Rep. Zoe Lofgren (D., Calif.), who usually opposes Republican immigration measures, helped write this one. She defended the H-1B program for companies that are using it as it was “originally created” but attacked the outsourcing model. Often, she said, Americans are replaced by foreign workers. “These outsourcing companies can do this because of deep and longstanding flaws in the H-1B program.”

Write to Laura Meckler at laura.meckler@wsj.com
 

navtrek

SENIOR MEMBER
Feb 4, 2009
3,169
3
2,446
Country
India
Location
India
https://www.wsj.com/articles/house-lawmakers-unite-on-outsourcing-bill-in-rare-show-of-bipartisanship-1514379600

House Committee Unites to Clamp Down on Indian Firms’ Use of H-1B Visas
By Laura Meckler
The new rules apply only to companies that are heavy users of the program, or “H-1B dependent.” Lawmakers changed the definition of “H-1B dependent” to make sure technology companies that hire hundreds of foreigners every year, such as Facebook Inc., weren’t affected.

In turn, the House bill, the Protect and Grow American Jobs Act, has infuriated Indian outsourcing companies and the Indian government, according to someone who advises the government.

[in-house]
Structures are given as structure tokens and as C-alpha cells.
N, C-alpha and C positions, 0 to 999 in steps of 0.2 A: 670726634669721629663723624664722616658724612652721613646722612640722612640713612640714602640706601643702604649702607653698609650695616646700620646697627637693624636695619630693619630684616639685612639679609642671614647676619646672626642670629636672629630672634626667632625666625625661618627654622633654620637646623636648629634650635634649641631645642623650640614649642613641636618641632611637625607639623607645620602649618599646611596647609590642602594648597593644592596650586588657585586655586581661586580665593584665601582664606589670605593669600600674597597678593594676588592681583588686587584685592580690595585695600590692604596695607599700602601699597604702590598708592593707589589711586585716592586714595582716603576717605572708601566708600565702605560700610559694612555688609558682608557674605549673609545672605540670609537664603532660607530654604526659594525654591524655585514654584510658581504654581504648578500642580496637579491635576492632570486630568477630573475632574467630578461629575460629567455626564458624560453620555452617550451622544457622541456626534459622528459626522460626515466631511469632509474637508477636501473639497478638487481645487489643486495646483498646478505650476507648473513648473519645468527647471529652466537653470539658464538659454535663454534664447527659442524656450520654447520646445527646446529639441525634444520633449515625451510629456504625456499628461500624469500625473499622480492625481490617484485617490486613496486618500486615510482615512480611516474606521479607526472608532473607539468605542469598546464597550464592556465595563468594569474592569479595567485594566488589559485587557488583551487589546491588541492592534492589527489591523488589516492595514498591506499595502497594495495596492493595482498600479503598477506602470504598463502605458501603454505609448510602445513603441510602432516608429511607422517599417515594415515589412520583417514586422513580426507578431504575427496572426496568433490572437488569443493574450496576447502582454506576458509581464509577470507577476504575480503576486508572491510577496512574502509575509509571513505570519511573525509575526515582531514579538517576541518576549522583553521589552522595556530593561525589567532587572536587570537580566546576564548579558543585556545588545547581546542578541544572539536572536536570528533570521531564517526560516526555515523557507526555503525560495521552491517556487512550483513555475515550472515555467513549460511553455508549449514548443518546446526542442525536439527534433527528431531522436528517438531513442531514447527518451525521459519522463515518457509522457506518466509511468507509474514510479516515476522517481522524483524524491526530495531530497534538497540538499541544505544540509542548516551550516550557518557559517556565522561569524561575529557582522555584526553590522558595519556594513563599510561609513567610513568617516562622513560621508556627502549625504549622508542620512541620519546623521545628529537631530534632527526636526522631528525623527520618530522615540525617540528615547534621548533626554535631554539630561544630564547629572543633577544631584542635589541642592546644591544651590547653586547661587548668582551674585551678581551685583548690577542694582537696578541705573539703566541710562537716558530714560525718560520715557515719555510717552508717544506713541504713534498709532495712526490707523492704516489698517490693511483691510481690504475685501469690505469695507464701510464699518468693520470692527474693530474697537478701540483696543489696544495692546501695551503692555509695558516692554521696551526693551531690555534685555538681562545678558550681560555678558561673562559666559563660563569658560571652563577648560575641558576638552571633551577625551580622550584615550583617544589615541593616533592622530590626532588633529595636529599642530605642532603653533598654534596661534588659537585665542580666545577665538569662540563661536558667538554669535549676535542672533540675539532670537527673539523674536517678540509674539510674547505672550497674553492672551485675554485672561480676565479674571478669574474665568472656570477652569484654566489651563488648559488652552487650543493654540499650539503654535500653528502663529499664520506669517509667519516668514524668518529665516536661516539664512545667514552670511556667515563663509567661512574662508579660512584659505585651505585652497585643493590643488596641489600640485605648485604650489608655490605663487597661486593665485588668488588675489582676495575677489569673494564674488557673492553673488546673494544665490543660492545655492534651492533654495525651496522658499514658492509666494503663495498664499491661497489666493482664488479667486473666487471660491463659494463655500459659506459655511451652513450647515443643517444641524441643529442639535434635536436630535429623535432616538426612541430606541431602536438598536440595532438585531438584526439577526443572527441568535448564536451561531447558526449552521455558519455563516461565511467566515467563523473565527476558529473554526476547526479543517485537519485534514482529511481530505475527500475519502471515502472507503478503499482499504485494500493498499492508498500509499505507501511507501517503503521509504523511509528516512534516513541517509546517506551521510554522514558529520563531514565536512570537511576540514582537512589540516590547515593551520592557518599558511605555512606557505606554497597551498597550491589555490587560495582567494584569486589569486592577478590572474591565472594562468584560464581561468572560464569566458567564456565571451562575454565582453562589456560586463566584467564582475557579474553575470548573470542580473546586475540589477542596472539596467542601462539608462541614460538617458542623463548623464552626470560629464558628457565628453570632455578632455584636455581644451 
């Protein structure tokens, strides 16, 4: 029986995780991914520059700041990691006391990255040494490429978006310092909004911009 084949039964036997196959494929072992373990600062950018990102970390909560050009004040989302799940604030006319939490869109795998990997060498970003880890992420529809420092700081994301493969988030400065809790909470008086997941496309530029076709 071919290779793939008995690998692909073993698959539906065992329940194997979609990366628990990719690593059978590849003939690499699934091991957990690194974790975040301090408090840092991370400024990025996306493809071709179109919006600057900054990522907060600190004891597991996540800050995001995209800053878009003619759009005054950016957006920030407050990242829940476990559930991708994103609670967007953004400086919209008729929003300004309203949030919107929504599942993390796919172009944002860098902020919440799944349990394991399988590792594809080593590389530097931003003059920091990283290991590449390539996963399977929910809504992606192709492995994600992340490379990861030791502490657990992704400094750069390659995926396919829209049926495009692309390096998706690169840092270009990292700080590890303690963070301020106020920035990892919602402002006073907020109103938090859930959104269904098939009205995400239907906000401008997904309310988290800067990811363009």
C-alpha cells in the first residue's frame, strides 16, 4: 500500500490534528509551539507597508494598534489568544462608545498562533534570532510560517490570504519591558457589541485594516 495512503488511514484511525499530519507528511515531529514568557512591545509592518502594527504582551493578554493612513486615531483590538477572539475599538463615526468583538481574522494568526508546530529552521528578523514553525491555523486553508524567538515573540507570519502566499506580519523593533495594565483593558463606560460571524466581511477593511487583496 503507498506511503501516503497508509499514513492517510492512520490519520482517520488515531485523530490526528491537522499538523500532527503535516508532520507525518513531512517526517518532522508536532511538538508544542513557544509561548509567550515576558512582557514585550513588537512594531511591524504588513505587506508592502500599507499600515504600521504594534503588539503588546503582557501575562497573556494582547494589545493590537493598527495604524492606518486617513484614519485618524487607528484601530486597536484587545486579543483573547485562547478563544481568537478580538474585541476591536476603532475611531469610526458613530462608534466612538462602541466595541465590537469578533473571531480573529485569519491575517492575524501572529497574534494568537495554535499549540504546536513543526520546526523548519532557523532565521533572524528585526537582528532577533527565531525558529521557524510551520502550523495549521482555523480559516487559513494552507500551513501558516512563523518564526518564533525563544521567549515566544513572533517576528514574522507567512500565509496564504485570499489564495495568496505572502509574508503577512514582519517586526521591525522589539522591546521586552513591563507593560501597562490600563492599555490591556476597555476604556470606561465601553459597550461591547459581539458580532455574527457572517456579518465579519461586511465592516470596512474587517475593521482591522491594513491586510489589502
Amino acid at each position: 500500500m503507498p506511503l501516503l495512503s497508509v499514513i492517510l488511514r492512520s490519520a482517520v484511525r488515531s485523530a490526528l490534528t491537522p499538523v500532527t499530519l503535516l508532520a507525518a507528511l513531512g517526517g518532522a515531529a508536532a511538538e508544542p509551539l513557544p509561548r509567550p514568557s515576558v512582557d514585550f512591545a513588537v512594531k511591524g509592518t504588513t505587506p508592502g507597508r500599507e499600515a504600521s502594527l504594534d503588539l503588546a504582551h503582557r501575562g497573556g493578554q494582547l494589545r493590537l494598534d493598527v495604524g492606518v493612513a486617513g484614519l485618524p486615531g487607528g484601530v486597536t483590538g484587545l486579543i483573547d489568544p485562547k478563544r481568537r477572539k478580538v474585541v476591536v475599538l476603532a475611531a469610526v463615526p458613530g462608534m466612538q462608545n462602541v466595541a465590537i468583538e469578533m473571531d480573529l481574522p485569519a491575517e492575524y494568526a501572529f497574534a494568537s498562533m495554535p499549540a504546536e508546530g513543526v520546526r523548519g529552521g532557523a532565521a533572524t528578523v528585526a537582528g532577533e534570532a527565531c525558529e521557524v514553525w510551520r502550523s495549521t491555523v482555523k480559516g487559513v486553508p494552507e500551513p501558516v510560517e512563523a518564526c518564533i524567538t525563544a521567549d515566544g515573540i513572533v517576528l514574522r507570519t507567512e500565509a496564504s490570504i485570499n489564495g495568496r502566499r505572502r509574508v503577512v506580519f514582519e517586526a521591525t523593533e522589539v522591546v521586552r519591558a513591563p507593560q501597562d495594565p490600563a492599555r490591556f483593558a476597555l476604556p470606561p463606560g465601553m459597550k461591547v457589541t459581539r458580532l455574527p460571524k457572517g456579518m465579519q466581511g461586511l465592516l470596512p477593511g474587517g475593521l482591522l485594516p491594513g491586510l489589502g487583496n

Nasscom, an information technology trade group in India, argues the measure “unfairly and arbitrarily” targets a handful of companies “while imposing no new requirement on the vast majority of companies that use the visas to do the … exact same things,” according to a statement from the group’s president, Rentala Chandrashekhar.

The new rules would require that firms either pay workers more–as much as $135,000 a year—or prove they tried to recruit Americans. The bill requires that no Americans are laid off by either the outsourcing firm or the clients that they serve for the entire length of the visa. It also authorizes Labor Department investigations and raises fees.

Scott Corley, who runs the pro-immigration Compete America coalition made up of technology companies, said the bill was a welcome step toward separating high-tech companies from outsourcers.

“We don’t want to be overly broad in applying rules that are meant to deal with one type of use but may have unintended consequences for another type of use that people agree with,” he said.